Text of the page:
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Middle Meningeal Artery Embolization for Chronic Subdural Hematoma: A Series of 60 Cases.

TitleMiddle Meningeal Artery Embolization for Chronic Subdural Hematoma: A Series of 60 Cases.
Publication TypeJournal Article
Year of Publication2019
AuthorsLink TW, Boddu S, Paine SM, Kamel H, Knopman J
JournalNeurosurgery
Volume85
Issue6
Pagination801-807
Date Published2019 12 01
ISSN1524-4040
KeywordsAged, Aged, 80 and over, Embolization, Therapeutic, Female, Follow-Up Studies, Hematoma, Subdural, Chronic, Humans, Male, Meningeal Arteries, Middle Aged, Prospective Studies, Treatment Outcome
Abstract

BACKGROUND: Chronic subdural hematoma (SDH) is a particularly challenging pathology due to high recurrence rates (2%-37%) and complex medical comorbidities that tend to afflict the patient population. Recently, there have been several case series published describing the use of middle meningeal artery (MMA) embolization as an alternative to surgery for treatment of new or recurrent chronic SDH.

OBJECTIVE: To describe our first 60 cases of MMA embolization for chronic SDH.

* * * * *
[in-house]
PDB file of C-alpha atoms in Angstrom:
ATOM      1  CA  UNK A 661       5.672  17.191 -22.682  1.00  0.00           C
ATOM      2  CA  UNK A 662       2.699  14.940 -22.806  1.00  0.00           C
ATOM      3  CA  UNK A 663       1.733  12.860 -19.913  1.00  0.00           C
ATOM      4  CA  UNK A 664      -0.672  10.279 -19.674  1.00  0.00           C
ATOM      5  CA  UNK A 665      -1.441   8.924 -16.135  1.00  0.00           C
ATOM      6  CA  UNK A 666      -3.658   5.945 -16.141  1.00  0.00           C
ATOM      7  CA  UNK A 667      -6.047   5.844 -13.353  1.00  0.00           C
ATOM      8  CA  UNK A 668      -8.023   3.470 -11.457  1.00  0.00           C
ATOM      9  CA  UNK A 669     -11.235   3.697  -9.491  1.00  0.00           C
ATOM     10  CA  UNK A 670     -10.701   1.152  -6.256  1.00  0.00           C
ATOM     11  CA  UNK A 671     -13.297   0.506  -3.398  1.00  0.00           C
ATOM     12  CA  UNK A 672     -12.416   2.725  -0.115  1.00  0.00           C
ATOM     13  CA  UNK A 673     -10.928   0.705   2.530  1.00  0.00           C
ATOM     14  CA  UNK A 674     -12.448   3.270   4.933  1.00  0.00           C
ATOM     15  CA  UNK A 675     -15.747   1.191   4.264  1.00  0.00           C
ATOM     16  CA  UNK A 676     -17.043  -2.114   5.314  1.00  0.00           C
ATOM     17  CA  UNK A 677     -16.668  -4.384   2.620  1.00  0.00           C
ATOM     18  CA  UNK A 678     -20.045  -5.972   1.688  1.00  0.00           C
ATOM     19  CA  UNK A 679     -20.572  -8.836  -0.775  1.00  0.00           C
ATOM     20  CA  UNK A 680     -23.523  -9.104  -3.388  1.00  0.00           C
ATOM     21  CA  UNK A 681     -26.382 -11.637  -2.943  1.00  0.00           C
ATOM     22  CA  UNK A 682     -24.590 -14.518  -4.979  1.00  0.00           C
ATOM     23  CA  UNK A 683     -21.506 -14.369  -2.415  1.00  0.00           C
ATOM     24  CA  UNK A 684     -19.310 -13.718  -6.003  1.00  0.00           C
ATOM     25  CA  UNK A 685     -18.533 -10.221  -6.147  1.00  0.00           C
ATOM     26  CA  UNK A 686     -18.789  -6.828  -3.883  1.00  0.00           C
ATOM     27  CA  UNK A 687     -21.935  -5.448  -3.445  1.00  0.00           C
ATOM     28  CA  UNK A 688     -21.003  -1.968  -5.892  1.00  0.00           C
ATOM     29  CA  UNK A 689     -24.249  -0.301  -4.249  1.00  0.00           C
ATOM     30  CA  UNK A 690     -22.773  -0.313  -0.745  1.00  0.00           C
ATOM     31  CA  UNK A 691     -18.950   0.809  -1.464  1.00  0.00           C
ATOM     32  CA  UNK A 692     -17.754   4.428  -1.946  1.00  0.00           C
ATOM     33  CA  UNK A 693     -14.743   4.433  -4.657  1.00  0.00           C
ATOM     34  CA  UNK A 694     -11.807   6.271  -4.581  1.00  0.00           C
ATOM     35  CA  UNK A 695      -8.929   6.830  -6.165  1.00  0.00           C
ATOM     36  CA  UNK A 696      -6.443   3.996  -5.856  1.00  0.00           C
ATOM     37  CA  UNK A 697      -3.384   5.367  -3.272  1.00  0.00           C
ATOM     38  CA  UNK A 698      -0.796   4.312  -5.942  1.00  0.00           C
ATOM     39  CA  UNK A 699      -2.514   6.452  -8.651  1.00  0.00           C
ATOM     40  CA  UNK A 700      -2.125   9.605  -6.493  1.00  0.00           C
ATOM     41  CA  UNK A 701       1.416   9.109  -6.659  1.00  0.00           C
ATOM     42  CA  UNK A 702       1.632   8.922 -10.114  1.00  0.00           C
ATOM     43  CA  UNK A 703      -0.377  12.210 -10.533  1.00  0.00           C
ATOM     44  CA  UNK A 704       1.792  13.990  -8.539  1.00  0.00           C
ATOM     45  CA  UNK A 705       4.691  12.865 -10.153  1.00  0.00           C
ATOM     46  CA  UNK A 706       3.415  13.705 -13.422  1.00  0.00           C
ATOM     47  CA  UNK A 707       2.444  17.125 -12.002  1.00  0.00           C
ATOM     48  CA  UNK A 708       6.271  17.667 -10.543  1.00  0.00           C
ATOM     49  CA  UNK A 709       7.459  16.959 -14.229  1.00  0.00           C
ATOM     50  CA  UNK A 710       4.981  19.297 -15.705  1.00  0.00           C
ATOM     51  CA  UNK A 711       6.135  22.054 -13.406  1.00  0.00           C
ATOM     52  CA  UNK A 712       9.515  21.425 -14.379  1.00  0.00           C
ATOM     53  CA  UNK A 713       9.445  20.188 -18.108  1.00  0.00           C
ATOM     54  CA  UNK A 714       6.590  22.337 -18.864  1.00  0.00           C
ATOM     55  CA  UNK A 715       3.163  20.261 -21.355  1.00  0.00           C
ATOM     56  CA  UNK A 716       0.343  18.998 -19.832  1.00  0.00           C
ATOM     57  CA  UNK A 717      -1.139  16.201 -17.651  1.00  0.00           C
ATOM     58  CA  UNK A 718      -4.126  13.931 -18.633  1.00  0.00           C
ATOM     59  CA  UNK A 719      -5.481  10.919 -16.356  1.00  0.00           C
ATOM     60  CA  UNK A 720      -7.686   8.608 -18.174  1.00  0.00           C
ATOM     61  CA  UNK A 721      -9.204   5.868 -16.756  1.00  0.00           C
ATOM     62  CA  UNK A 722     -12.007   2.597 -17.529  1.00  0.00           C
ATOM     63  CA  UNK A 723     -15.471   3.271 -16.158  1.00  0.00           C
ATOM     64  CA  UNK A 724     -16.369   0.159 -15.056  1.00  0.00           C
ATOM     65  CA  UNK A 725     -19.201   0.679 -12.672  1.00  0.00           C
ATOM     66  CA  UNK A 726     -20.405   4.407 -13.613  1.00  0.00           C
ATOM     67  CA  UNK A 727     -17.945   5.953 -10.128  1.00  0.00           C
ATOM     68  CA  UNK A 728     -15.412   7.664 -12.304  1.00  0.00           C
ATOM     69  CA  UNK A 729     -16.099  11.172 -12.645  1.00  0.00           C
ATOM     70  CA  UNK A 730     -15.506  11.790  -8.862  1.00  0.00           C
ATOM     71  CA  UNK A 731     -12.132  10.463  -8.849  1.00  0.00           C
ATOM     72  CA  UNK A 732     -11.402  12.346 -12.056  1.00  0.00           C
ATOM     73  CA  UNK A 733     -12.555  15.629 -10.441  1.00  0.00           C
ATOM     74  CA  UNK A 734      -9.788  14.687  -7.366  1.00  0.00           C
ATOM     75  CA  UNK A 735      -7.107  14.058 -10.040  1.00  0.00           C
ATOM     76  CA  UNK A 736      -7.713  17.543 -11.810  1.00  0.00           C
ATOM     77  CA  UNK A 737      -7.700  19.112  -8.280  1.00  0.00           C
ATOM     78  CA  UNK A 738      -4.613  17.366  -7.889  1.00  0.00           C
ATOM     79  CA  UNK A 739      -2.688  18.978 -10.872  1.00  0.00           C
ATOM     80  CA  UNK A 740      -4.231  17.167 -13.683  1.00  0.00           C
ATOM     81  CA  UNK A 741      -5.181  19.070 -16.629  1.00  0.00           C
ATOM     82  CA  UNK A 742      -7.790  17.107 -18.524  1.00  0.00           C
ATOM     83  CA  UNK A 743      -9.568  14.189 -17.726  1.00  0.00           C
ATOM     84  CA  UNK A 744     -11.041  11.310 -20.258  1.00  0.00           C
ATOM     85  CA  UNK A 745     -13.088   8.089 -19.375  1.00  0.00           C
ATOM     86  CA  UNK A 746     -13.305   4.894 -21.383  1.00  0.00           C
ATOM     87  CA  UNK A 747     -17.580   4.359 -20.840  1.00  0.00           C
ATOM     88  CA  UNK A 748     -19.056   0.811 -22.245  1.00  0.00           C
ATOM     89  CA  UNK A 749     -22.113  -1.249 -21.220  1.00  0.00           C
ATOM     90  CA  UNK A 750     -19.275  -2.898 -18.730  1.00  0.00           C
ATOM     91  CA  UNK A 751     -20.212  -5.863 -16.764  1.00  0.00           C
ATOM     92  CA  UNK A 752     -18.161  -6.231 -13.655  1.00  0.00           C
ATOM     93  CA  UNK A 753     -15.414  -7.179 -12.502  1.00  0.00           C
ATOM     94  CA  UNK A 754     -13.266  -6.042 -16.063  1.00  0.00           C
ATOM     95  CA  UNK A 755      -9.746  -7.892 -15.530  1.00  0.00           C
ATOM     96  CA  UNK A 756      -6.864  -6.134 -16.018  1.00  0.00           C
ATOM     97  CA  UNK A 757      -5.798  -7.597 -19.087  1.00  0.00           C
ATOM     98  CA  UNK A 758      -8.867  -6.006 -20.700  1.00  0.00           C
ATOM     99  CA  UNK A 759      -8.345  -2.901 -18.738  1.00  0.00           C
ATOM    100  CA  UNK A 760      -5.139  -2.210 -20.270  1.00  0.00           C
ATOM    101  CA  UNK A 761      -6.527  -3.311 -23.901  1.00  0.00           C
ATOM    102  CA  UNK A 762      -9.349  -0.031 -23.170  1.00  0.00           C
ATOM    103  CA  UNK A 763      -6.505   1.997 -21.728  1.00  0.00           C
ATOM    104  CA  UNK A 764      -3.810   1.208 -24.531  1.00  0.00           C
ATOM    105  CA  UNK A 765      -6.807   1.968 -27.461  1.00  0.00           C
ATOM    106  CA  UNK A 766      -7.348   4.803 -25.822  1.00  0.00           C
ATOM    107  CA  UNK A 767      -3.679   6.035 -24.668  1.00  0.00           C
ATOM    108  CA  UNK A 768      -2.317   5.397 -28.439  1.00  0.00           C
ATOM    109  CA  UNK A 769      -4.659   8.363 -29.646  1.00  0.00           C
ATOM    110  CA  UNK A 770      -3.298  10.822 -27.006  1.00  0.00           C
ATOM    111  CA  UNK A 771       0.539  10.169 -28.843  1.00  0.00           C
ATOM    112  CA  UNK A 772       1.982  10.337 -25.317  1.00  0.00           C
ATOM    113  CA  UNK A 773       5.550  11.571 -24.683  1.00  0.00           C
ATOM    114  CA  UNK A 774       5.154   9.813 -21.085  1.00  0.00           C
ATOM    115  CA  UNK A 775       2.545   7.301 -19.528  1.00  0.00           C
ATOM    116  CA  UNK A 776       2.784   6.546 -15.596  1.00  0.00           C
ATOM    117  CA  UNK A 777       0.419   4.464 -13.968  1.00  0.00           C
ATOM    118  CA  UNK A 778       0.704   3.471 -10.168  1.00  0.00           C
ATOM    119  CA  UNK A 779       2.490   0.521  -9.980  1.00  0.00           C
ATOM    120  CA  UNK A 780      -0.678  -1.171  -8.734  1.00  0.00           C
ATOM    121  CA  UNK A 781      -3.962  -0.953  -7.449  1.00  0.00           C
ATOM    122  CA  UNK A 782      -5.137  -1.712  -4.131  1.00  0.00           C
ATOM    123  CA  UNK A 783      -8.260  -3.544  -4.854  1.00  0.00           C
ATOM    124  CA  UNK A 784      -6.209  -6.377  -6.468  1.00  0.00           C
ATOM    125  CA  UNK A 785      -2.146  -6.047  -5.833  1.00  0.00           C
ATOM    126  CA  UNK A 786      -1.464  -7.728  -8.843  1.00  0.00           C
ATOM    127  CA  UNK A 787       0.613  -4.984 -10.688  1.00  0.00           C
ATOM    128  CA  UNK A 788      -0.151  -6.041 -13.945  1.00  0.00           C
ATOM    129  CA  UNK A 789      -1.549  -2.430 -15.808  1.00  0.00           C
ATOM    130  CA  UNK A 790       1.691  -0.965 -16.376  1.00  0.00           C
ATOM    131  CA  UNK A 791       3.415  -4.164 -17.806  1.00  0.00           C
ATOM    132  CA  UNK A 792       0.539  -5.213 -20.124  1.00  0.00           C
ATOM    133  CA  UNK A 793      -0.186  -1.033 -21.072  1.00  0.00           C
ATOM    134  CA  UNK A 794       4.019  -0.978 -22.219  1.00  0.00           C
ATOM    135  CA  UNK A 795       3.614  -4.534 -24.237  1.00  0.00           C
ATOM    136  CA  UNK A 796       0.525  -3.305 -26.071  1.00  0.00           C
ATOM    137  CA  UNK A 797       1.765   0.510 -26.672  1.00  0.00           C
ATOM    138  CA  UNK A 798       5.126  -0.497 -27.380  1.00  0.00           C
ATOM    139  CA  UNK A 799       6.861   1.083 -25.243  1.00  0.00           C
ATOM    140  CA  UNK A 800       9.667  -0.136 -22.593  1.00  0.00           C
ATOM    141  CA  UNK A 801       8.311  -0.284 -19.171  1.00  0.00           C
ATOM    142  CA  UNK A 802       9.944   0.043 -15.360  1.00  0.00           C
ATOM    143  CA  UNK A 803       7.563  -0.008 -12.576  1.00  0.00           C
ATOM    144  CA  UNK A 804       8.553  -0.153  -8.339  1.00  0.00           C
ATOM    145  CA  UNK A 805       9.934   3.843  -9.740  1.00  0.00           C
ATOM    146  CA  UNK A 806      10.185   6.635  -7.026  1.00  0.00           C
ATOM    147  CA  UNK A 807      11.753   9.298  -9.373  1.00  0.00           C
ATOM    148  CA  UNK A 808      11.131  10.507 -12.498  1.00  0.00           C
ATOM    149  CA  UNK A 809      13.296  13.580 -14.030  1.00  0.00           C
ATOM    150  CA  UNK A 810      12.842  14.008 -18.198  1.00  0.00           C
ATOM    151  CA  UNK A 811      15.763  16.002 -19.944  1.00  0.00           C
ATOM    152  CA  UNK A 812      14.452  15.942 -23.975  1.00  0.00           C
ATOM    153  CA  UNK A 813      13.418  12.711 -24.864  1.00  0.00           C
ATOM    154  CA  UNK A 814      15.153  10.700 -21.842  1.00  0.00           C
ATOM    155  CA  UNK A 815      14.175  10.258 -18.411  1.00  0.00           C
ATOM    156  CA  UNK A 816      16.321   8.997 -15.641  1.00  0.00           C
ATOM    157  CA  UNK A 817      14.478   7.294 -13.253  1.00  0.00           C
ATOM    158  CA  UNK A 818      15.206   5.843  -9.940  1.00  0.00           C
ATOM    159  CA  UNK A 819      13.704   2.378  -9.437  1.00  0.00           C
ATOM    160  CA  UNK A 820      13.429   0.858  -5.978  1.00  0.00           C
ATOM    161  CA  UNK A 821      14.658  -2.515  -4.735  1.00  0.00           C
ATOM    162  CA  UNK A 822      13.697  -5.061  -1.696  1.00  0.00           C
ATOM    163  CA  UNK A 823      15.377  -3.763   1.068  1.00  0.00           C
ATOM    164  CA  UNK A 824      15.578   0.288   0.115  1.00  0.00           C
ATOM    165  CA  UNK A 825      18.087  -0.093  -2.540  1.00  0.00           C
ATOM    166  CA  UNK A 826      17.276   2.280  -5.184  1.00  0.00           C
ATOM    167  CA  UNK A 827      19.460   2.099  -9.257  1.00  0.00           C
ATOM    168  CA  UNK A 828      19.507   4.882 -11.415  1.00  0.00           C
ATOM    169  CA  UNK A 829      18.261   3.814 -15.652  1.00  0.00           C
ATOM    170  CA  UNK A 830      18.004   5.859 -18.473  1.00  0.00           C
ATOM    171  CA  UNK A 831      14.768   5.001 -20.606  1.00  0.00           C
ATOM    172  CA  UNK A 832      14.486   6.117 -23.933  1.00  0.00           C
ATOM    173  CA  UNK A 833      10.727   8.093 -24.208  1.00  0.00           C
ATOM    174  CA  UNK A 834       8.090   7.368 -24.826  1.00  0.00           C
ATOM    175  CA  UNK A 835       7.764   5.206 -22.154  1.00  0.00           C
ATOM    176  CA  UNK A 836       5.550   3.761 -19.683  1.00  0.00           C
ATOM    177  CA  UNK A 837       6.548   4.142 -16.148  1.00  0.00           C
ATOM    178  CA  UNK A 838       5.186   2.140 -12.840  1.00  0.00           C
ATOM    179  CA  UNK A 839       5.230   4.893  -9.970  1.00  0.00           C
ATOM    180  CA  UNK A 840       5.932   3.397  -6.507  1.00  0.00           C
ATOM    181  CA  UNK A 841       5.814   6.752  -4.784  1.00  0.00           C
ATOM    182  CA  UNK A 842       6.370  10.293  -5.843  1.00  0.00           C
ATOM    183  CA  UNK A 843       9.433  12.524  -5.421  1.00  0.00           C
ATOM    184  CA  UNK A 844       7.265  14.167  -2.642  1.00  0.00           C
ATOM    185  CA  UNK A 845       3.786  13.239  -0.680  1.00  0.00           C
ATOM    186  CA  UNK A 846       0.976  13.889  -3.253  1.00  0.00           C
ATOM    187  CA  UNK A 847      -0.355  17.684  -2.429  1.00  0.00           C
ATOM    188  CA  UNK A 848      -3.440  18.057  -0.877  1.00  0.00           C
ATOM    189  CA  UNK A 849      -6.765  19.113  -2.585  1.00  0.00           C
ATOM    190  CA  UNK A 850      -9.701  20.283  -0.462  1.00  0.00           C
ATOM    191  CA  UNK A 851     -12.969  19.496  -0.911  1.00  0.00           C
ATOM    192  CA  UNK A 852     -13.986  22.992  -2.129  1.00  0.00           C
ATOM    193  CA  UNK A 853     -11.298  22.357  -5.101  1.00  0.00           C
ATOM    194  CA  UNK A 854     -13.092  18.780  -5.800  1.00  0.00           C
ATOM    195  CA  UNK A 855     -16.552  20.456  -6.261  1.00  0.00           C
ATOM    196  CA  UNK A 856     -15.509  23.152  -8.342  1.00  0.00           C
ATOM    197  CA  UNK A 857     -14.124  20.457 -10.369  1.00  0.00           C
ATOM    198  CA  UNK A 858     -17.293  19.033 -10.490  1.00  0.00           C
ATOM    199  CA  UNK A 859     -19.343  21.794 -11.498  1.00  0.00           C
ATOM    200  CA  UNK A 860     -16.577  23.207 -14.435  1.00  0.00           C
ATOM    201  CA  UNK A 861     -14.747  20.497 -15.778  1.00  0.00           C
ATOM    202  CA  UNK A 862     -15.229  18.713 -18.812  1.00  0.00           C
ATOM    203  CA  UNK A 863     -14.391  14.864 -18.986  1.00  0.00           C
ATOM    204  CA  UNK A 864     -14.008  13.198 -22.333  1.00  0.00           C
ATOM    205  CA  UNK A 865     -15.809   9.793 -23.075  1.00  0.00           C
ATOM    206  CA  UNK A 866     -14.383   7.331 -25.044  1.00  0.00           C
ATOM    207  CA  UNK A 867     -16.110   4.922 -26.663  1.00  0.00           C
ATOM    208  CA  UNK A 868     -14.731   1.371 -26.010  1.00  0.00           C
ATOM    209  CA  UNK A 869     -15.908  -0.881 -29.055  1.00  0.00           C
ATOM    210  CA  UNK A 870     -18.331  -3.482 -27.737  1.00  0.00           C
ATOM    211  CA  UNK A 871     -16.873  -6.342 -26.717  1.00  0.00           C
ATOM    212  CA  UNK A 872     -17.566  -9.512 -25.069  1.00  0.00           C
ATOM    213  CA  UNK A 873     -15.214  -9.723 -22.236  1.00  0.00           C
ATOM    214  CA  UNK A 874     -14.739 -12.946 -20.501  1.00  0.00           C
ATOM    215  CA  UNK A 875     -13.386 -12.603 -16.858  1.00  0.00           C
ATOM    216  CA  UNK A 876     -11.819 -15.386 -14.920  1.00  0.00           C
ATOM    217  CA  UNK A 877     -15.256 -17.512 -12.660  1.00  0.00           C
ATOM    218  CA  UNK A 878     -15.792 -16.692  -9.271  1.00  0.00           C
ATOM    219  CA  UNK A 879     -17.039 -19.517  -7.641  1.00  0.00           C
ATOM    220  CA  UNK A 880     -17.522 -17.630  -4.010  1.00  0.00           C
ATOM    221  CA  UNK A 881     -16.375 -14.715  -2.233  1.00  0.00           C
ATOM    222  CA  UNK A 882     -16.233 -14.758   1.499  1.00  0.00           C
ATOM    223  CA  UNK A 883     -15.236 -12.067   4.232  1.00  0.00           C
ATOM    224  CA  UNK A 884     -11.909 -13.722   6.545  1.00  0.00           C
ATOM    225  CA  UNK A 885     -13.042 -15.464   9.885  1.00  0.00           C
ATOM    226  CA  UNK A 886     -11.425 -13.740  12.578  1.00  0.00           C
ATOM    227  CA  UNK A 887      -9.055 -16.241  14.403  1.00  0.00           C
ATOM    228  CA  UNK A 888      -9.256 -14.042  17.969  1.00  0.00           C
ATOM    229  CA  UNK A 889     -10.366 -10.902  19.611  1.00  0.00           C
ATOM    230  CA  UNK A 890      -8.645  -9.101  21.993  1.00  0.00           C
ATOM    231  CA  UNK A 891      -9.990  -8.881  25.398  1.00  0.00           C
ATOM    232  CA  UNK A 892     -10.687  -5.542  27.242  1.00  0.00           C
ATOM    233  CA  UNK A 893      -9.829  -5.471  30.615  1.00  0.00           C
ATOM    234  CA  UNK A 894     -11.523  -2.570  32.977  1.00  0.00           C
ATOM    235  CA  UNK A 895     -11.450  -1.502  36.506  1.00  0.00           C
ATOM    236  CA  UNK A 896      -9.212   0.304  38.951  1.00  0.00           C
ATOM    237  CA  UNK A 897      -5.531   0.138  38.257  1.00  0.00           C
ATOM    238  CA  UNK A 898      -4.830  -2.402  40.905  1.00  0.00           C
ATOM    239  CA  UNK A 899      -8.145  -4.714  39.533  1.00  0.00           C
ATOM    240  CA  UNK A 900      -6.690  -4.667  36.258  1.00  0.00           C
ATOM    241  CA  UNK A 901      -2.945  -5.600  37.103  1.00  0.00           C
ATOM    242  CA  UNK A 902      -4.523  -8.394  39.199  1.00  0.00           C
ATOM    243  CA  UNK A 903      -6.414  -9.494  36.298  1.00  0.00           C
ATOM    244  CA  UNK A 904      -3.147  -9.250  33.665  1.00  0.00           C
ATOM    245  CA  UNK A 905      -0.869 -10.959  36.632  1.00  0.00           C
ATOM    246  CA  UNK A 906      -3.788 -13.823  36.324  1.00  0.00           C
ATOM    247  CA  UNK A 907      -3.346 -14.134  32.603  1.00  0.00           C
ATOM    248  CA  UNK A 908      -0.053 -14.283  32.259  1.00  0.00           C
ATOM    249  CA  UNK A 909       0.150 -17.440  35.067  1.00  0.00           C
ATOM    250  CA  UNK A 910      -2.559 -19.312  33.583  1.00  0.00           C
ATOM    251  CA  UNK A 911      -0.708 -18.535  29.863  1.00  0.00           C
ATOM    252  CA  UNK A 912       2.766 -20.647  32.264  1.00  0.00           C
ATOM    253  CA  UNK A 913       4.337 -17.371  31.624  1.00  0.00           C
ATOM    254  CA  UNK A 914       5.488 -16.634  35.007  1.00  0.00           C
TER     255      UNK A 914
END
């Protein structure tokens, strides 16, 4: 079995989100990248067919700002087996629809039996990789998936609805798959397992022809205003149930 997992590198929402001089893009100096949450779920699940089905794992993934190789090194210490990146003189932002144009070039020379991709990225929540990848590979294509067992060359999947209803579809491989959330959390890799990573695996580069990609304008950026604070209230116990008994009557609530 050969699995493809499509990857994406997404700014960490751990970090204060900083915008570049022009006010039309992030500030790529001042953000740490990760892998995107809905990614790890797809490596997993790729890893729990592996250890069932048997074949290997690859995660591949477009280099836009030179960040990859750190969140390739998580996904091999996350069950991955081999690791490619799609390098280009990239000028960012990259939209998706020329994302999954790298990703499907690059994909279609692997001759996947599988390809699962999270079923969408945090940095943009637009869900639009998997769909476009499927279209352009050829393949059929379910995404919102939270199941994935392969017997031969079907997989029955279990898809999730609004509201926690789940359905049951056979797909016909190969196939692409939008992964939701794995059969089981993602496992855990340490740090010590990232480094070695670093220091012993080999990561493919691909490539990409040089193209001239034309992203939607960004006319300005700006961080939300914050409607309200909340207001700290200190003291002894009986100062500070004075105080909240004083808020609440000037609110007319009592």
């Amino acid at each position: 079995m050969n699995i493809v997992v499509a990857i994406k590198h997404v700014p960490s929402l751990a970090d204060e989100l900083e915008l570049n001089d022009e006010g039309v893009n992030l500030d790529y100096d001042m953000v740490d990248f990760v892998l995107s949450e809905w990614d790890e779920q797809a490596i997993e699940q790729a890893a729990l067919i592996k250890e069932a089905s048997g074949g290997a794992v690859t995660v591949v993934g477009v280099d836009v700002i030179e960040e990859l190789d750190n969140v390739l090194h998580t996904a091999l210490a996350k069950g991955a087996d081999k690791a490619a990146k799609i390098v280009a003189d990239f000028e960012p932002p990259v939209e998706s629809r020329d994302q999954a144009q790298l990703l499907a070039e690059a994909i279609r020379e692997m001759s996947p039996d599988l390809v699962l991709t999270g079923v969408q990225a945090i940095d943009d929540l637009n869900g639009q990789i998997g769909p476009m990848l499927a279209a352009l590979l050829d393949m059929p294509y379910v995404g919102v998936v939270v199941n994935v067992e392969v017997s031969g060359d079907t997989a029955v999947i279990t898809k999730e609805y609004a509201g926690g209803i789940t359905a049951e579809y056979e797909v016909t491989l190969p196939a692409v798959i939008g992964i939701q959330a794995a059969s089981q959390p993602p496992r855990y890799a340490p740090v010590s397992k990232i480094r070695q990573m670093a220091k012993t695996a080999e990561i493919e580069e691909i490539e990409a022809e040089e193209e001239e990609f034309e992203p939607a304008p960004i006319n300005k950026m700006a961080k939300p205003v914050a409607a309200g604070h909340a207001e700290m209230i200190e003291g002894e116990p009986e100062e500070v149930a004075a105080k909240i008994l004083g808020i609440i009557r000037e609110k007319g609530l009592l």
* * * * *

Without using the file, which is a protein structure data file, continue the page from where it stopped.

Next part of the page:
METHODS: MMA embolization was performed using angiography, selective microcatheterization of the MMA, and infusion of polyvinyl alcohol particles. Outcomes were assessed clinically and with interval imaging studies at 1 d, 2 wk, and 6 wk postprocedure, and additional intervals as indicated.

RESULTS: MMA embolization was performed successfully on 60 total SDHs in 49 patients. This includes upfront treatment for new (not previously treated) SDH in 42, for recurrence in 8, and prophylaxis (soon after surgical evacuation) in 10. There were 3 mortalities (unrelated to the procedure), and no procedural complications. Of the 50 nonprophylactic cases, there were 4 (8.9%) cases of recurrence requiring surgical evacuation, and 31 (68.9%) that had resolution or reduction in size >50% of SDH at longest follow-up. Overall, 41 (91.1%) were stable or decreased in size and able to avoid surgery.

CONCLUSION: MMA embolization may represent a minimally-invasive alternative to surgery for new or recurrent chronic SDH, or as prophylaxis to reduce the risk of recurrence after surgery. Given our encouraging results with a 91% long-term success rate, a large scale clinical trial is warranted.

DOI10.1093/neuros/nyy521
Alternate JournalNeurosurgery
PubMed ID30418606